The Federal Trade Commission says Tennesseans lost nearly $1 million this year to prepaid gift card scams, an increase of 44 percent from 2017.
The Tennessee Department of Commerce and Insurance’s Division of Consumer Affairs wants to warn consumers of an increasingly common scam where callers pretend to be with a federal or state agency contacting them about a fictitious debt and demanding payment via prepaid gift card or else face punishment.
TDCI says no government agency will ever demand payment in the form of a reloadable gift card. The group offered the following tips:
GIFT CARD SCAMS:
- Always remember that a government agency will never ask for payment in the form of a
- prepaid gift card. If you receive a call from someone portraying him or herself as a government official, but they ask for a gift card as payment, hang up the phone.
- Never read or text someone the PIN number on the back of a gift card. The number is as good as cash in the scammers’ pocket.
- Reputable businesses, like technology support companies and shop-at-home services, don’t ask for gift cards as payment. If you’re being asked by a caller to pay for a product or service with a gift card, proceed with caution because it is likely a scam.
- If you’re buying gift cards as gifts, make sure to buy them from a reputable and known source.
- Always treat gift cards like cash and protect them as you would your wallet.
- Be suspicious of apps, online advertisements, or websites offering prices that seem suspiciously lower than retail prices at trusted retailers.
- Consider paying with a credit card that offers fraud protection when possible.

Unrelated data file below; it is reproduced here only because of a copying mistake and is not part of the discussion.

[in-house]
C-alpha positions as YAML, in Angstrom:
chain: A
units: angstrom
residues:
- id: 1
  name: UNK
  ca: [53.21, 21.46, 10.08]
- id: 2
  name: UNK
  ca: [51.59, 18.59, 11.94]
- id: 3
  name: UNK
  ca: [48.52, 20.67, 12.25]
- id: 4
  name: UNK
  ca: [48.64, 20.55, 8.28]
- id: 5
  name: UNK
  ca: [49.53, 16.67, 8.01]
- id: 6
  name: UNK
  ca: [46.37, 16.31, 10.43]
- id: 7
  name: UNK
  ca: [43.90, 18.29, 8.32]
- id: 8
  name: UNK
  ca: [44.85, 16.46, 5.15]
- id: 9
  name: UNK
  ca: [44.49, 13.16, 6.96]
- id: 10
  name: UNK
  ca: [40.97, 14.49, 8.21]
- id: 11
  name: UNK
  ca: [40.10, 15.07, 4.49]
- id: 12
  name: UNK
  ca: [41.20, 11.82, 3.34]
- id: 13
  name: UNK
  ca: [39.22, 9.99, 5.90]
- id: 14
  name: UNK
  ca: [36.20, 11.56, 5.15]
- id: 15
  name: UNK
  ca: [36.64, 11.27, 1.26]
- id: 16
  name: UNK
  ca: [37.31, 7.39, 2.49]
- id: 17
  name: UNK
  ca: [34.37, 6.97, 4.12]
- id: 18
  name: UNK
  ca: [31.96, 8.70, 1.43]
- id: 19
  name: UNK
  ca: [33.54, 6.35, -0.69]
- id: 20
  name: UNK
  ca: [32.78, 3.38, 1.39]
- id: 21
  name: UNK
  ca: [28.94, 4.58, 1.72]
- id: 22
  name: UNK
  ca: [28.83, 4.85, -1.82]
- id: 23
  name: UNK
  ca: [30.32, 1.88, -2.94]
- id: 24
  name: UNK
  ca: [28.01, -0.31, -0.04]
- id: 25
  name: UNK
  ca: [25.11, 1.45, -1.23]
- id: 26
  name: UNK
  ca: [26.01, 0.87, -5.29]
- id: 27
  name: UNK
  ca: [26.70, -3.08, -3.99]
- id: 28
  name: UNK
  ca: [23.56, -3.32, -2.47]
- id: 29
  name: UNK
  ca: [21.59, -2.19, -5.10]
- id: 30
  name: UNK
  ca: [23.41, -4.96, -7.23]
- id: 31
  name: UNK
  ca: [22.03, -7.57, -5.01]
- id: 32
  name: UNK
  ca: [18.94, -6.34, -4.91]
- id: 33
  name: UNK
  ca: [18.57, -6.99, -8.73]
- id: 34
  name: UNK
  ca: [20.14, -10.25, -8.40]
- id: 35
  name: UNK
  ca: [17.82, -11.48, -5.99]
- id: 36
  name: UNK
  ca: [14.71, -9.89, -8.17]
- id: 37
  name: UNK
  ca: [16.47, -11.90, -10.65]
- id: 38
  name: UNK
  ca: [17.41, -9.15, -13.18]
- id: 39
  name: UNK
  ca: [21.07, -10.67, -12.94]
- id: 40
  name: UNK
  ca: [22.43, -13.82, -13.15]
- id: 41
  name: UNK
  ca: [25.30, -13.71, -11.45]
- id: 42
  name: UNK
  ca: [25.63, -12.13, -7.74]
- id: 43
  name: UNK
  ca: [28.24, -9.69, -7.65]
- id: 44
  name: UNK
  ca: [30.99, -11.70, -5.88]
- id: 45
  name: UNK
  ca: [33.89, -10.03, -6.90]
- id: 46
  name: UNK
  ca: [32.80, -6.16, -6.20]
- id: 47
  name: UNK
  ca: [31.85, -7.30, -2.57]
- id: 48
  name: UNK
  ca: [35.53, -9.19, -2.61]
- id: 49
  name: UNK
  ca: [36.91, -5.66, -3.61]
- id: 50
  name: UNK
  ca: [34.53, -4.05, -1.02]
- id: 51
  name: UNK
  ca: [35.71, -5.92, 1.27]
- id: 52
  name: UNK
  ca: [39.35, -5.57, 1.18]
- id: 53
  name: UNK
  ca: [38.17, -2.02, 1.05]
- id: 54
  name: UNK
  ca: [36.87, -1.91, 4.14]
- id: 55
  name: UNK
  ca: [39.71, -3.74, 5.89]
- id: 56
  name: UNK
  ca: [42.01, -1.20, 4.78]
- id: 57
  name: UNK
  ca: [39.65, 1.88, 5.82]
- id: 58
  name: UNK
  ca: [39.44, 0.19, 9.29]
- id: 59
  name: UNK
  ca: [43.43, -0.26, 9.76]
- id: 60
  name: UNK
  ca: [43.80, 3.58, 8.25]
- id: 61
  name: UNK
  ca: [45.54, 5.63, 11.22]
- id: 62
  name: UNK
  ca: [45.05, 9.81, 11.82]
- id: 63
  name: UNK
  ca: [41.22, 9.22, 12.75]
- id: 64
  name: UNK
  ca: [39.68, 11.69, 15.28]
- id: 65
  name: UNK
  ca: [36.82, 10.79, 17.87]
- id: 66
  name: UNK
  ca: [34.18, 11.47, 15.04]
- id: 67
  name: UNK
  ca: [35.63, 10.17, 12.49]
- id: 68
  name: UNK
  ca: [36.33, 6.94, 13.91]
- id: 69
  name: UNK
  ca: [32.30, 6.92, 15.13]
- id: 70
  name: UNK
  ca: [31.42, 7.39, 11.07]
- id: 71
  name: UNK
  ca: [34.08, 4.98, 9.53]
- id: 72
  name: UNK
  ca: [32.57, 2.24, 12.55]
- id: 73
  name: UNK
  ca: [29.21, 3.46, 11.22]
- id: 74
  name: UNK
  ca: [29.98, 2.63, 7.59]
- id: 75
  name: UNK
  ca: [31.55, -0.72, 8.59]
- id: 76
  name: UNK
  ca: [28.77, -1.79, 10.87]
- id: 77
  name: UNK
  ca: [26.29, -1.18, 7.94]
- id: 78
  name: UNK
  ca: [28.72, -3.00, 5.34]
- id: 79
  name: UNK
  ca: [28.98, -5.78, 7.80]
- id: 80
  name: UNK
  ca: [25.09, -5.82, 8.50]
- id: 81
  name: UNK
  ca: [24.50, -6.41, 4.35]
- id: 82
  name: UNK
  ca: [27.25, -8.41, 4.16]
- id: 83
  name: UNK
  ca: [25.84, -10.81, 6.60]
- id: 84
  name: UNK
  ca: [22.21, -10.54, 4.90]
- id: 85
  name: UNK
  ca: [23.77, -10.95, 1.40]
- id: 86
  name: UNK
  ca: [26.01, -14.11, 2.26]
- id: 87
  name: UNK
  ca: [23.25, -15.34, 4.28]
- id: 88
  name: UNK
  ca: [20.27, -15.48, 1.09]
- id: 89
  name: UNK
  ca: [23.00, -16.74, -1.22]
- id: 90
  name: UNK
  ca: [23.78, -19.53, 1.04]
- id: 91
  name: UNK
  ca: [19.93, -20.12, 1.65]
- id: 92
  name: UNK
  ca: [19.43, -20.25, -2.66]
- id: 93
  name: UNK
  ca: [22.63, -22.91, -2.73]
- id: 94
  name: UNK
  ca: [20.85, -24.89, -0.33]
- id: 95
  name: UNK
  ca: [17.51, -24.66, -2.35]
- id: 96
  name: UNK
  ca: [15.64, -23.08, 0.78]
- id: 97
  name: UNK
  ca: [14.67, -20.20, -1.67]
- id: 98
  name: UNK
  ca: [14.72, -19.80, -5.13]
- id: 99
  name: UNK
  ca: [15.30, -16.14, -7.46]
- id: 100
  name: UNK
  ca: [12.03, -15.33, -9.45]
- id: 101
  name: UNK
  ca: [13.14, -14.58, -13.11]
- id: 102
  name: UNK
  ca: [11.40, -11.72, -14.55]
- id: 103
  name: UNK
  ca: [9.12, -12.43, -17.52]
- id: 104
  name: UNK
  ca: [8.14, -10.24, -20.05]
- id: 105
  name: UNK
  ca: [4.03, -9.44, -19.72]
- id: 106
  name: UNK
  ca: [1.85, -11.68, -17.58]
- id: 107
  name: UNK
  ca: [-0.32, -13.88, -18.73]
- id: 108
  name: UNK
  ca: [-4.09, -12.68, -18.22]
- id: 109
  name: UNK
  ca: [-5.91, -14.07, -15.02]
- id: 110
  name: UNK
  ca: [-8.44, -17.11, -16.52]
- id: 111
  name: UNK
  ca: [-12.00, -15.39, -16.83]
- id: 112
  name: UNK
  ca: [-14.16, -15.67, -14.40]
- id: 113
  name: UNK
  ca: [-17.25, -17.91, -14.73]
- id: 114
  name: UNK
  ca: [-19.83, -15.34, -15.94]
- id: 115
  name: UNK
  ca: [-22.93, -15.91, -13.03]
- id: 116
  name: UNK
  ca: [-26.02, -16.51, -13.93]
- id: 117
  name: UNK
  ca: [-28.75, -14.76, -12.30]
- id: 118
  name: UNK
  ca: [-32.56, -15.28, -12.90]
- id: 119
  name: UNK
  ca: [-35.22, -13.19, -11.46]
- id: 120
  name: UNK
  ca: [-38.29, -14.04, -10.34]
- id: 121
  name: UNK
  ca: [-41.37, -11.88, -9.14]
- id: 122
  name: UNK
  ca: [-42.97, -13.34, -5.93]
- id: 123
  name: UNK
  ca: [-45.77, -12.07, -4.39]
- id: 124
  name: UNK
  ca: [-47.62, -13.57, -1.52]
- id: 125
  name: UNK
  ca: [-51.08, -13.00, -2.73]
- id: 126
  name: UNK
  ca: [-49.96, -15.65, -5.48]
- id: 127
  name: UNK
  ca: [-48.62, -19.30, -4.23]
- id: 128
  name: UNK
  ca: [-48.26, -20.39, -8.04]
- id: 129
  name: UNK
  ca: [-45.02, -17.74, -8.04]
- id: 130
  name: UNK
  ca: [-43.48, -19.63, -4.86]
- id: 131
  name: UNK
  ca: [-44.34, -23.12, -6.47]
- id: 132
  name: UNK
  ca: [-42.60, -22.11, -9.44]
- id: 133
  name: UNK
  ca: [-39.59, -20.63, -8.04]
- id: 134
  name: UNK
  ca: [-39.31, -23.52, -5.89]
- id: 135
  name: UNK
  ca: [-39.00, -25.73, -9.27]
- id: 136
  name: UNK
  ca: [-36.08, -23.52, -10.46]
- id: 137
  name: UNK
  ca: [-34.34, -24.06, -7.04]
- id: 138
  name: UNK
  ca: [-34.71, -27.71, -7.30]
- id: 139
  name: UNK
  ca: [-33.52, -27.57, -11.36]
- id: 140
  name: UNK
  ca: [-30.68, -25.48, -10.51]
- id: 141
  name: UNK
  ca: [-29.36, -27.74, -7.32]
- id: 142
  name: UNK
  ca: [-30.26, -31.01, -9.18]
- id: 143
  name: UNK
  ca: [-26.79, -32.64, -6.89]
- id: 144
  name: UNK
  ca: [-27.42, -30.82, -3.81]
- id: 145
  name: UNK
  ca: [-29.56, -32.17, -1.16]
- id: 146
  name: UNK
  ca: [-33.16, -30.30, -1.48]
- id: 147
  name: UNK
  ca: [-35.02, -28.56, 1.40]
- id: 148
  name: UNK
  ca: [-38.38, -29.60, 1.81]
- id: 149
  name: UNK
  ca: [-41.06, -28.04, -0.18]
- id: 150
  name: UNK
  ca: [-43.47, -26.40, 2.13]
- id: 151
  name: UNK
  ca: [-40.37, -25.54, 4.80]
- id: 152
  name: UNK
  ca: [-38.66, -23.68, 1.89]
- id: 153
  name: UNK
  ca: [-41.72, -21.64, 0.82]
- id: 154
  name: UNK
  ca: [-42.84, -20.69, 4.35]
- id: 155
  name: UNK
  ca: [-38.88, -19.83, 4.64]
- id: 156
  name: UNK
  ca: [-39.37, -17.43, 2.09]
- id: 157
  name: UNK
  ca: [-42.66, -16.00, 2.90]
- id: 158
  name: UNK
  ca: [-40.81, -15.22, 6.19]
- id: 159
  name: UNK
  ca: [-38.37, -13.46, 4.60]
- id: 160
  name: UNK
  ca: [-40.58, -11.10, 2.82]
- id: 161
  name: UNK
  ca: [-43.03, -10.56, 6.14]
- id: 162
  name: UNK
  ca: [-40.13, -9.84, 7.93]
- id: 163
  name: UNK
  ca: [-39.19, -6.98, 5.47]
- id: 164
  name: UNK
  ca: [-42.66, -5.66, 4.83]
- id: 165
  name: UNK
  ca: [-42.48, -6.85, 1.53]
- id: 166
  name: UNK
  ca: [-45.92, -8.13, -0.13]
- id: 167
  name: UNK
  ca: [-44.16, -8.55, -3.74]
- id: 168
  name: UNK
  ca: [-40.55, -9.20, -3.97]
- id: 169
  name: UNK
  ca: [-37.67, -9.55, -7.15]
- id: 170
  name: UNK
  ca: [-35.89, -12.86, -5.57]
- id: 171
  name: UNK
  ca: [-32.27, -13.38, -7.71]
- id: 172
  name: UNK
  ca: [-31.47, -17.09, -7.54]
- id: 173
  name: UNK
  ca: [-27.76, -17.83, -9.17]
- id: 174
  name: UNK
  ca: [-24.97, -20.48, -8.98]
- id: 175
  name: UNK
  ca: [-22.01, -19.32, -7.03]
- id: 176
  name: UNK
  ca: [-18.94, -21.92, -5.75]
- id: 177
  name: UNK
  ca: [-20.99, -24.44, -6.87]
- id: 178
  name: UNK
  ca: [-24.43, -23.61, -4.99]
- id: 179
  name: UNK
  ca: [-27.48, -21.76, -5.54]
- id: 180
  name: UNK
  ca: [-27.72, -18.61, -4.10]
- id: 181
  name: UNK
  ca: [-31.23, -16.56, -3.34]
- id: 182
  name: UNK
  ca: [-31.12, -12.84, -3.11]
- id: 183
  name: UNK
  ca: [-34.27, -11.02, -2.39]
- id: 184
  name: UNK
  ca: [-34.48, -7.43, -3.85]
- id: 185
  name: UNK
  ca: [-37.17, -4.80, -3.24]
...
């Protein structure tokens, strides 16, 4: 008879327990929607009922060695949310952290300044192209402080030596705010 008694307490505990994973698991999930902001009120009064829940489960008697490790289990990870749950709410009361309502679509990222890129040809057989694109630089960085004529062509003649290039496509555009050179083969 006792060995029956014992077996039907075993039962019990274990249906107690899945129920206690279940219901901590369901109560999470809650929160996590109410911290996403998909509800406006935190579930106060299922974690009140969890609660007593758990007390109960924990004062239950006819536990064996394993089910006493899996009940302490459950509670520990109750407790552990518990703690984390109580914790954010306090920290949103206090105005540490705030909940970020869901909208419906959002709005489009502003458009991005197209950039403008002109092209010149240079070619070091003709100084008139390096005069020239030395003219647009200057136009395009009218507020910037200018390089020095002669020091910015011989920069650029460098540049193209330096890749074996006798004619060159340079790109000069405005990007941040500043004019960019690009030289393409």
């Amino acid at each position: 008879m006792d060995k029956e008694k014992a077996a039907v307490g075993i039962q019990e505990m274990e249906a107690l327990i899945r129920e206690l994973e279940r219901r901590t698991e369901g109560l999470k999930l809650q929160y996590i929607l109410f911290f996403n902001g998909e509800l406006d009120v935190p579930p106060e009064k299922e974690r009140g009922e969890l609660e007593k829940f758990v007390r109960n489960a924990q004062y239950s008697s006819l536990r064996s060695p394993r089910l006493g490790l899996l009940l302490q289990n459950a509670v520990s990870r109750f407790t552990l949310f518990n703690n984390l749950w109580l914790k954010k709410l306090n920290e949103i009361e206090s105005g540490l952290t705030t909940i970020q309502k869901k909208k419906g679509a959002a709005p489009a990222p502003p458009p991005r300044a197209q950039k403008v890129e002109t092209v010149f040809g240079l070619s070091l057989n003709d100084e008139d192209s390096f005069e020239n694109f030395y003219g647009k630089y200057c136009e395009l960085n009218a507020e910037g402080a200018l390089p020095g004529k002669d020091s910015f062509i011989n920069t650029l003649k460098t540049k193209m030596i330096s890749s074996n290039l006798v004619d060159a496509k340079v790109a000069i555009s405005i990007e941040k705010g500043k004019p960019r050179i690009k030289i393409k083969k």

- Only shop on secure websites. Look for https in the address (the extra “s” is for “secure”) and for a lock symbol.
- Some retailers and delivery services need extra help at the holidays, but beware of solicitations that require you to share personal information online or pay for a job lead. Apply in person or go to retailers’ main websites to find out who is hiring.
- Several trusted companies offer charming and personalized letters from Santa, but scammers mimic them to get personal information from unsuspecting parents. Check with https://www.bbb.org/to find out which ones are legitimate.
- Be cautious if you get a call or email from a family member or friend claiming to be in an accident, arrested, or hospitalized while traveling in another country. Never send money unless you confirm with another family member that it’s true.
CHARITABLE GIVING SCAMS:
- Don’t assume that charity recommendations on social media platforms or blogs have already been vetted. Research the charity yourself.
- Find out what percentage of your donation will go to the charity and whether you will be charged any fees for making a donation through a fundraising platform website.
- Check to see if the charity is registered with the Tennessee Secretary of State.
- Websites posing as charities can sometimes look identical to the real organization. These fraudulent websites will often ask for personal or financial information over an unsecure connection or may download harmful malware into your computer. Look for a padlock symbol or “https” before the web address indicating that it is secure.
- Avoid being pressured to make an immediate donation. Don’t hesitate to ask questions to get more information.
- If you didn’t initiate contact, avoid giving personal or financial information over the phone.
- Never write out a check or give cash to an individual solicitor. Write out checks to the name of the organization or use a credit card.